Tencent's PUBG Mobile rebranded in Chinese mainland as Game for Peace, features 16+ juvenile protection system

By Tao Mingyang Source:Global Times Published: 2019/5/9 18:23:40

The login screen for Game for Peace Photo: IC

Cosplayers wearing ghillie suits attend the Comic Up 23 convention in Shanghai on December 16, 2018. Photo: IC

On Wednesday morning, the official Sina Weibo account for PUBG (PlayerUnknown's Battlegrounds) Mobile: Cijizhanchang (Lit: exciting battleground) announced that it has put out a new patch that updates the game to a new public beta version called Game for Peace. The post quickly rose to the top of trending lists on Sina Weibo. Many players expressed that they were unhappy that the developer changed the game without prior notification, while others said they were looking forward to playing the new version of the game.

Hot trend

PUBG is an online multiplayer battle royale game developed and published by PUBG Corporation, a subsidiary of South Korean video game company Bluehole. In the game, up to 100 players parachute onto an island and fight each other with scavenged weapons and equipment until only one team or individual remains. After PUBG's early access release on Windows on March 23, 2017, more than 10 million copies of the game were sold, earning the developer around $11 million in just three days.  

In August 2017, Chinese IT giant Tencent purchased equity in the company. Tencent's Lightspeed & Quantum Studios Group then developed and launched PUBG Mobile, known as PUBG Mobile: Cijizhanchang in the Chinese mainland, where it was considered to be in beta. Outside the Chinese mainland, PUBG Mobile adopted a free-to-play model that brought in revenue by selling clothing and equipment skins through in-app purchases. According to a report by US technology website VentureBeat, PUBG Mobile has earned $ 158 million (1.07 billion yuan) in revenue so far and has been downloaded 270 million times. 

In the mainland, however, PUBG Mobile: Cijizhanchang lacked in-app purchases as it was still applying for approval from the Chinese government. 

Now, about a year and a half after its introduction to the mainland, Tencent has introduced the new version, Game for Peace, which has made many major changes to the game, but also now includes in-app purchases. Financially this is a huge break for Tencent. According to a report by Citibank, Game for Peace will begin to turn a profit in 2020 and Tencent's stock price will increase by 19 percent.  

Major changes

On April 22, Tencent posted an article about juvenile protection in video games on its official Sina Weibo account. In the article, Tencent said they would soon be introducing a "16+ system" into an up and coming game. It seems that Game for Peace is that game.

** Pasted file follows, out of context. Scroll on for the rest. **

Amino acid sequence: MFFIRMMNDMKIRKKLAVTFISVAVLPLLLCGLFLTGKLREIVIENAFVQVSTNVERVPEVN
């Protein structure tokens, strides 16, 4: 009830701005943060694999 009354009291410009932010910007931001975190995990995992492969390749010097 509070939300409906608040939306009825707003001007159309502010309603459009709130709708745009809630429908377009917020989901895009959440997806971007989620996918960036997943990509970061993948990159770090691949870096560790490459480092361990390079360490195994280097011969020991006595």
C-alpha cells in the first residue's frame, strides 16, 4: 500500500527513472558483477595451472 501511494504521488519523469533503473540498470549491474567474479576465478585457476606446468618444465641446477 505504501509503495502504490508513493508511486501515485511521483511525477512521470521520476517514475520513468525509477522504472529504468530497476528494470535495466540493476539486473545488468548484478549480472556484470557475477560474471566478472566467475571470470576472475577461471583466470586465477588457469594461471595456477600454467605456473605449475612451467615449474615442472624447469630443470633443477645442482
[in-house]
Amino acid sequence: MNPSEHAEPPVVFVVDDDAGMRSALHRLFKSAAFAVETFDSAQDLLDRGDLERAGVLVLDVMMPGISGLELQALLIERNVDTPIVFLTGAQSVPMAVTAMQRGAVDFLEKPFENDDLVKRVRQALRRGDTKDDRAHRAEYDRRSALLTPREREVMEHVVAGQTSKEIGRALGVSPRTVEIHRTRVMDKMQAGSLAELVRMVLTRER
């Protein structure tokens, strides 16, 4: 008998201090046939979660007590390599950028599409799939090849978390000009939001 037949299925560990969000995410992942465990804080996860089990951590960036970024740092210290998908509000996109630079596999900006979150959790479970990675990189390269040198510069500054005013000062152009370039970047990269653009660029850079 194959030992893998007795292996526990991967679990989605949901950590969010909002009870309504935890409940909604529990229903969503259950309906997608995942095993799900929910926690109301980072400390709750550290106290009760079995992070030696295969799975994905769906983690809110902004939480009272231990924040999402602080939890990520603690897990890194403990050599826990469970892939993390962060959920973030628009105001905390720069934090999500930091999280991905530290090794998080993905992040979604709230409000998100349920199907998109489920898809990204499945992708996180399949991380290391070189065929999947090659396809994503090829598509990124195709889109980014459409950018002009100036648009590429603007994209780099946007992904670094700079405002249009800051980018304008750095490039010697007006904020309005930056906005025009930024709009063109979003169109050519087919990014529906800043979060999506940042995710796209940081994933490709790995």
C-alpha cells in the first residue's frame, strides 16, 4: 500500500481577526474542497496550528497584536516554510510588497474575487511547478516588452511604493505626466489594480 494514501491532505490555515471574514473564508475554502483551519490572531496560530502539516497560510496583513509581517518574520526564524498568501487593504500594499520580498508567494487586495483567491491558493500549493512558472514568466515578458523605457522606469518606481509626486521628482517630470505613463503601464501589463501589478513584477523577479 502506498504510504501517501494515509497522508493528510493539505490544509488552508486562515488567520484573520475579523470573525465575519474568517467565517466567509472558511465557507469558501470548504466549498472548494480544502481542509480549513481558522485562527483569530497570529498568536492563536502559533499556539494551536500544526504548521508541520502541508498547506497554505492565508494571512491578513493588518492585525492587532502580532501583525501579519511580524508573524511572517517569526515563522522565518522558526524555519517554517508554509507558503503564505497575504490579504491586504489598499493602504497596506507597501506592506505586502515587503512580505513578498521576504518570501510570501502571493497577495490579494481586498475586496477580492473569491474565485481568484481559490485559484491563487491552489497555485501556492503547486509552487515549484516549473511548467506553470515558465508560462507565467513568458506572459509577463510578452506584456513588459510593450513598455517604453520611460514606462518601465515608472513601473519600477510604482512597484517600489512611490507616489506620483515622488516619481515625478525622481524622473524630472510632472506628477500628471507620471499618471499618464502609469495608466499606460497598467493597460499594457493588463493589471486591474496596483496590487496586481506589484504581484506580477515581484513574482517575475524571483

The new system requires players be 16 and older to register for the game. For players 16 and 17 years of age, their play time is restricted to two hours a day.

In order to secure an official government license so it could implement microtransactions, Lightspeed & Quantum have implemented a lot of changes to the game, including changes to the visual effects and game designs. 

Now when a bullet hits another player in game, sparks are seen instead of the green blood from the Chinese PUBG Mobile version and players no longer die when defeated but wave their hand goodbye and disappear. Additionally, the electrical "death wall" that shrinks in size, forcing players toward a central point, has now been replaced by a shrinking "signal zone" that players must now stay within. Finally, when only five teams are left, a message pops up giving players on those teams the option to quit and still receive experience points.  

The aesthetics of the game have changes somewhat as well. The staging area before players get on the plane that takes them to the island is now filled with positive messages of encouragement. What's more, Game for Peace is officially supported by the People's Liberation Army Air Force. As such several China-developed aircraft, such as the J-20 fighter and Y-20 transport plane appear in the game and carry players to the battleground. 

For the best

Chi Hanyu is a player working in Beijing. After trying out Game for Peace, he took to social media to post his dissatisfaction about the changes made to the game. 

"This is not a real battleground," Chi posted. 

"Does an enemy wave his hand and say goodbye to you when you defeat him?" 

Chi's echoes posts from many other players in China. 

Talking to the Global Times, Chi admitted that this move might be best when it comes to solving the problem of teenagers playing violent games.  

"Some limitation and changes are needed and very necessary. We will no longer have to worry that the games we love are being criticized on social media," Chi said. 

"As to my family, my 11-year-old cousin will have more time to focus on his studies instead of arguing with his mom about playing game."

Newspaper headline: Time for a change

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